Electronic capture differs from manual medical chart abstraction in two key respects. First, the data are “abstracted” once for all records. In this context, abstraction refers to the mapping and other decisionmaking needed to bring the EMR data into the registry database. It does not eliminate the potential for interpretive errors, as described later in this chapter, but it centralizes that process, making the rules clear and easily reviewed. Second, the data are uploaded electronically, eliminating duplicative data entry, potential errors associated with data reentry, and the related cost of this redundant effort.

When the EMR is used as a data source for a registry, a significant problem occurs when the information needed by the registry is stored in the EMR as free text, rather than codified or structured data. Examples of structured data include ICD-9 diagnoses and laboratory results. In contrast, physician progress notes, consultations, radiology reports, et cetera, are usually dictated and transcribed as narrative free text. While data abstraction of free text derived from an EMR can be done by a medical record analyst, with the increasing use of EMRs, automated methods of data abstraction from free text have been developed. Natural language processing (NLP) is the term for this technology. It allows computers to process and extract information from human language. The goal of NLP is to parse free text into meaningful components based on a set of rules and a vocabulary that enable the software to recognize key words, understand grammatical constructions, and resolve word ambiguities. Those components can be extracted and delivered to the registry along with structured data extracted from the EMR, and both can be stored as structured data in the registry database.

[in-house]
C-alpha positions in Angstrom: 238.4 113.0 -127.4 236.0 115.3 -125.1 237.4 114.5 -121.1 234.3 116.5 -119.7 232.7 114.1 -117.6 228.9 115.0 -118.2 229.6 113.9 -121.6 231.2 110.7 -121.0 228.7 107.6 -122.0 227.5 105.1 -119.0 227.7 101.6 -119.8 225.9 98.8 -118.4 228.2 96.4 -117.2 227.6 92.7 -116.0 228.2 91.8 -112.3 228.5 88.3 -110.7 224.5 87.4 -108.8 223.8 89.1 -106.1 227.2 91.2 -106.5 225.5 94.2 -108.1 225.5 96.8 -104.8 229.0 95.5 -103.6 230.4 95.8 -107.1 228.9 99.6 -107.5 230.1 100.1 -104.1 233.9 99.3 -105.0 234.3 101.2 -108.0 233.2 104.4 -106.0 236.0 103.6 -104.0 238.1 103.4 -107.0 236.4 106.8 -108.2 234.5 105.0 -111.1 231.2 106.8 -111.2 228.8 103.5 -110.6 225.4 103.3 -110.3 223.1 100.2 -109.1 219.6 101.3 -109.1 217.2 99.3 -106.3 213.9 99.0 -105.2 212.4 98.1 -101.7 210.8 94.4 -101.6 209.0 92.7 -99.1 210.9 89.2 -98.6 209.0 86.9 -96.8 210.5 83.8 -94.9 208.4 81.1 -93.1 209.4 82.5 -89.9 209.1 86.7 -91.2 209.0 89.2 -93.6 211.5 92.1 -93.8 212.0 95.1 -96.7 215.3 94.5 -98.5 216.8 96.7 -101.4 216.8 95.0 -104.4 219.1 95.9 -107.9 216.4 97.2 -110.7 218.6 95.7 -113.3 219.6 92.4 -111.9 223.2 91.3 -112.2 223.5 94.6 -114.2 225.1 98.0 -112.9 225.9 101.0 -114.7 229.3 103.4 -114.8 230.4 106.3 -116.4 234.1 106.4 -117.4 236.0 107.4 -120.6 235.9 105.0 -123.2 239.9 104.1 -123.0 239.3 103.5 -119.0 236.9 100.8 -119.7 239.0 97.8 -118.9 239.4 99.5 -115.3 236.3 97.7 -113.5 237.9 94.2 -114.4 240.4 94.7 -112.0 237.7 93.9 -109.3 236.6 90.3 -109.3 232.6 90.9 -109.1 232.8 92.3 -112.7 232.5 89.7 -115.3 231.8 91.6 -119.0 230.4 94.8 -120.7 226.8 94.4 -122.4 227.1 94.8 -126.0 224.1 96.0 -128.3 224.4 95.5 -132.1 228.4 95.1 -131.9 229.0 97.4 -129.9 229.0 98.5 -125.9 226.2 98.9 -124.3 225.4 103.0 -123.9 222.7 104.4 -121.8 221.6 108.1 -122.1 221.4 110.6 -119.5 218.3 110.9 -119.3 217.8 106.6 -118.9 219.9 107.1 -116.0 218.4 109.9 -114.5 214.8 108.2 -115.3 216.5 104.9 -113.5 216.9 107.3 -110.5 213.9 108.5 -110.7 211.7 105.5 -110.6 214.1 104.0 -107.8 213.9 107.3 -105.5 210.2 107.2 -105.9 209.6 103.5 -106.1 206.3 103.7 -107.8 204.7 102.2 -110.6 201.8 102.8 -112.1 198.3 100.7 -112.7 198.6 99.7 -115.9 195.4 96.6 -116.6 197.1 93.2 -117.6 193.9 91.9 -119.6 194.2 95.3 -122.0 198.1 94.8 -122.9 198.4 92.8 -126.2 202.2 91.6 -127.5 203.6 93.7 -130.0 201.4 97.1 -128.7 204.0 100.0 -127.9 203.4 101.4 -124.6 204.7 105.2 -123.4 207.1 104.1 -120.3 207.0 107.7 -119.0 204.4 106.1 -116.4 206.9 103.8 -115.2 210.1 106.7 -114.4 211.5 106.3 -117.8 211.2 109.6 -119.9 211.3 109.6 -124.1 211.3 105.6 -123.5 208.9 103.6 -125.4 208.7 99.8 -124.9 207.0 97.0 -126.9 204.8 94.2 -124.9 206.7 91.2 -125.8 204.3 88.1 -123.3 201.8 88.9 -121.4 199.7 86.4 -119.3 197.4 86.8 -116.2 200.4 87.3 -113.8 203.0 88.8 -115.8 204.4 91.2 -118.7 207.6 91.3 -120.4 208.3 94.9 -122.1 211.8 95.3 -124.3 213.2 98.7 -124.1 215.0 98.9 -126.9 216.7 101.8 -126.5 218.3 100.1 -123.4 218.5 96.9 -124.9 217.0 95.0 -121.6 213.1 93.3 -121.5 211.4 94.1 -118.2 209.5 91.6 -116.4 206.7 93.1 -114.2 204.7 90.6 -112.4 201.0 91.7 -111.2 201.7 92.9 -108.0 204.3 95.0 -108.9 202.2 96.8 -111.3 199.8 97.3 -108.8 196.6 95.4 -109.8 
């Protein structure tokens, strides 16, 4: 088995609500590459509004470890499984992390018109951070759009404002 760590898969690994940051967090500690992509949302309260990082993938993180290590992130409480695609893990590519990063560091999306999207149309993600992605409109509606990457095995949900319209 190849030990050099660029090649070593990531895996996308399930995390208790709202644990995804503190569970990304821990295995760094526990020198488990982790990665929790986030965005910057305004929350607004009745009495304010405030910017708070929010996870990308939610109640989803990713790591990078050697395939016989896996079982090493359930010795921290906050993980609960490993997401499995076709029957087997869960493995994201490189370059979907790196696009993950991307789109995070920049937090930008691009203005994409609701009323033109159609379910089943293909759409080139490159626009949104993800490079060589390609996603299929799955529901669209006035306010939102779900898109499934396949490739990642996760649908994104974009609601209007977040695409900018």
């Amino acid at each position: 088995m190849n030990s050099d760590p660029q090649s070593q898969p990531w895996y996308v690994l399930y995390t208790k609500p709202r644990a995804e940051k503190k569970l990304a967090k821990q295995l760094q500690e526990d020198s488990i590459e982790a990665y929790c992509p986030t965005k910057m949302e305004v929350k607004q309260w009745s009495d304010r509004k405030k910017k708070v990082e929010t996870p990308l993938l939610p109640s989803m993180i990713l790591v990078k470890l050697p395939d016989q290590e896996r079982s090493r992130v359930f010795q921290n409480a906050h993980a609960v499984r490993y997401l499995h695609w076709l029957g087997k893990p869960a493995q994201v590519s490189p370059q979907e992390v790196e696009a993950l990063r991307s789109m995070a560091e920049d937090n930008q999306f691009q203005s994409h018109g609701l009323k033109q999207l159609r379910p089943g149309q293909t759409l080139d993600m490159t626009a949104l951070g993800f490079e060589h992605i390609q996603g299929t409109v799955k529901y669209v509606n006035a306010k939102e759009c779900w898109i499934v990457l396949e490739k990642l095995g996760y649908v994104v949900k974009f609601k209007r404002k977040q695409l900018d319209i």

An increasing number of NLP software packages are available (e.g., caTIES from the National Cancer Institute,8 i2b2 (Informatics for Integrating Biology and the Bedside),9 and a number of commercial products). However, NLP is still in an early phase of development and cannot yet be used for all-purpose chart abstraction. In general, NLP software operates in specific clinical domains (e.g., radiology, pathology), whose vocabularies have been included in the NLP software's database. Nevertheless, NLP has been used successfully to extract diagnoses and drug names from free text in various clinical settings.

It is anticipated that EMR/EHR use will grow significantly with the incentives provided under the American Recovery and Reinvestment Act of 2009 health information technology provisions. Currently, only a minority of U.S. patients have their data stored in systems that are capable of retrieval at the level of a data element. Furthermore, only a small number of these systems currently store data in structured formats with standardized data definitions for those data elements that are common across different vendors. A significant amount of attention is currently focused on interchange formats between clinical and research systems (e.g., from Health Level Seven [HL-7]10 to Clinical Data Interchange Standards Consortium2 models). Attention is also focused on problems of data syntax and semantics. The adoption of common database structures and open interoperability standards will be critical for future interchange between EHRs and registries. This topic is discussed in depth in Chapter 15.

2.2.9. Other Data Sources

Some of the clinical data used to populate registries may be derived from repositories other than EMRs. Examples of other data sources include billing systems, laboratory databases, and other registries. Chapter 6 discusses the potential uses of other data sources in more detail.

2.3. Data Entry Systems